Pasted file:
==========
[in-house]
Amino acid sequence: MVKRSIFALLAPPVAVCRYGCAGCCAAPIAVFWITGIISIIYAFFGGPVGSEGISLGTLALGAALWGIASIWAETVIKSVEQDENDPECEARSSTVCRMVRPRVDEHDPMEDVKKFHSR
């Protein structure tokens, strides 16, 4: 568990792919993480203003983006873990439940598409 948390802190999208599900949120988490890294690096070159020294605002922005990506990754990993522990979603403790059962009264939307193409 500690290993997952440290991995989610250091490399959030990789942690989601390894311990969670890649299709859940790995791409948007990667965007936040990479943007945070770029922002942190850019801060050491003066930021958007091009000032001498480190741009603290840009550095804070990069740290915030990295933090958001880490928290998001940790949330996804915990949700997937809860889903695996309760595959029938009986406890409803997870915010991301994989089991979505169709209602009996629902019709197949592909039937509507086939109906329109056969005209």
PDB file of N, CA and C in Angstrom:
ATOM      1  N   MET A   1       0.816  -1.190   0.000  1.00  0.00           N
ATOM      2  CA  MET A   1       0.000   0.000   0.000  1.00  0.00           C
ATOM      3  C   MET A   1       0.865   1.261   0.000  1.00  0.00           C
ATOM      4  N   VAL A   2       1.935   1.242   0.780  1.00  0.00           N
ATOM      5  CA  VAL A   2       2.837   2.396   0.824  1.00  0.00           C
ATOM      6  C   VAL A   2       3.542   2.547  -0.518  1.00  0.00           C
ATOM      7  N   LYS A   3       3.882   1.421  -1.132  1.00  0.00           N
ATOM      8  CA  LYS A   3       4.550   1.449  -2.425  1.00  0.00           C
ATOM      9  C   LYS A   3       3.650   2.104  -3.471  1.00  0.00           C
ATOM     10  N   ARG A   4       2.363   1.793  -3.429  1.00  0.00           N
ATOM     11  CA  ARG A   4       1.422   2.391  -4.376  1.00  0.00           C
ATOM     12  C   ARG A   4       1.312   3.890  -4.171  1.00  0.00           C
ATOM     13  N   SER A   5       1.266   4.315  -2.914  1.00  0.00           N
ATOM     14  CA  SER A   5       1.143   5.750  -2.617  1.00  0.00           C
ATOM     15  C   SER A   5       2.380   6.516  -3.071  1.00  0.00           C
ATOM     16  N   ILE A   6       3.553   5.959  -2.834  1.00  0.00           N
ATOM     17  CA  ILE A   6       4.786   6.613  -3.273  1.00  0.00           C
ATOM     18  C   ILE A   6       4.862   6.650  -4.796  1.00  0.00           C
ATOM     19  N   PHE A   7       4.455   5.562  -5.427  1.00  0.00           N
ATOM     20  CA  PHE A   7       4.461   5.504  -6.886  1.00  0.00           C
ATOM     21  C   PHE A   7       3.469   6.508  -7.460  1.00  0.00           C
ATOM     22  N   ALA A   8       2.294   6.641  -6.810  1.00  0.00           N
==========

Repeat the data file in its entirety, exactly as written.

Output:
[in-house]
Amino acid sequence: MVKRSIFALLAPPVAVCRYGCAGCCAAPIAVFWITGIISIIYAFFGGPVGSEGISLGTLALGAALWGIASIWAETVIKSVEQDENDPECEARSSTVCRMVRPRVDEHDPMEDVKKFHSR
């Protein structure tokens, strides 16, 4: 568990792919993480203003983006873990439940598409 948390802190999208599900949120988490890294690096070159020294605002922005990506990754990993522990979603403790059962009264939307193409 500690290993997952440290991995989610250091490399959030990789942690989601390894311990969670890649299709859940790995791409948007990667965007936040990479943007945070770029922002942190850019801060050491003066930021958007091009000032001498480190741009603290840009550095804070990069740290915030990295933090958001880490928290998001940790949330996804915990949700997937809860889903695996309760595959029938009986406890409803997870915010991301994989089991979505169709209602009996629902019709197949592909039937509507086939109906329109056969005209």
PDB file of N, CA and C in Angstrom:
ATOM      1  N   MET A   1       0.816  -1.190   0.000  1.00  0.00           N
ATOM      2  CA  MET A   1       0.000   0.000   0.000  1.00  0.00           C
ATOM      3  C   MET A   1       0.865   1.261   0.000  1.00  0.00           C
ATOM      4  N   VAL A   2       1.935   1.242   0.780  1.00  0.00           N
ATOM      5  CA  VAL A   2       2.837   2.396   0.824  1.00  0.00           C
ATOM      6  C   VAL A   2       3.542   2.547  -0.518  1.00  0.00           C
ATOM      7  N   LYS A   3       3.882   1.421  -1.132  1.00  0.00           N
ATOM      8  CA  LYS A   3       4.550   1.449  -2.425  1.00  0.00           C
ATOM      9  C   LYS A   3       3.650   2.104  -3.471  1.00  0.00           C
ATOM     10  N   ARG A   4       2.363   1.793  -3.429  1.00  0.00           N
ATOM     11  CA  ARG A   4       1.422   2.391  -4.376  1.00  0.00           C
ATOM     12  C   ARG A   4       1.312   3.890  -4.171  1.00  0.00           C
ATOM     13  N   SER A   5       1.266   4.315  -2.914  1.00  0.00           N
ATOM     14  CA  SER A   5       1.143   5.750  -2.617  1.00  0.00           C
ATOM     15  C   SER A   5       2.380   6.516  -3.071  1.00  0.00           C
ATOM     16  N   ILE A   6       3.553   5.959  -2.834  1.00  0.00           N
ATOM     17  CA  ILE A   6       4.786   6.613  -3.273  1.00  0.00           C
ATOM     18  C   ILE A   6       4.862   6.650  -4.796  1.00  0.00           C
ATOM     19  N   PHE A   7       4.455   5.562  -5.427  1.00  0.00           N
ATOM     20  CA  PHE A   7       4.461   5.504  -6.886  1.00  0.00           C
ATOM     21  C   PHE A   7       3.469   6.508  -7.460  1.00  0.00           C
ATOM     22  N   ALA A   8       2.294   6.641  -6.810  1.00  0.00           N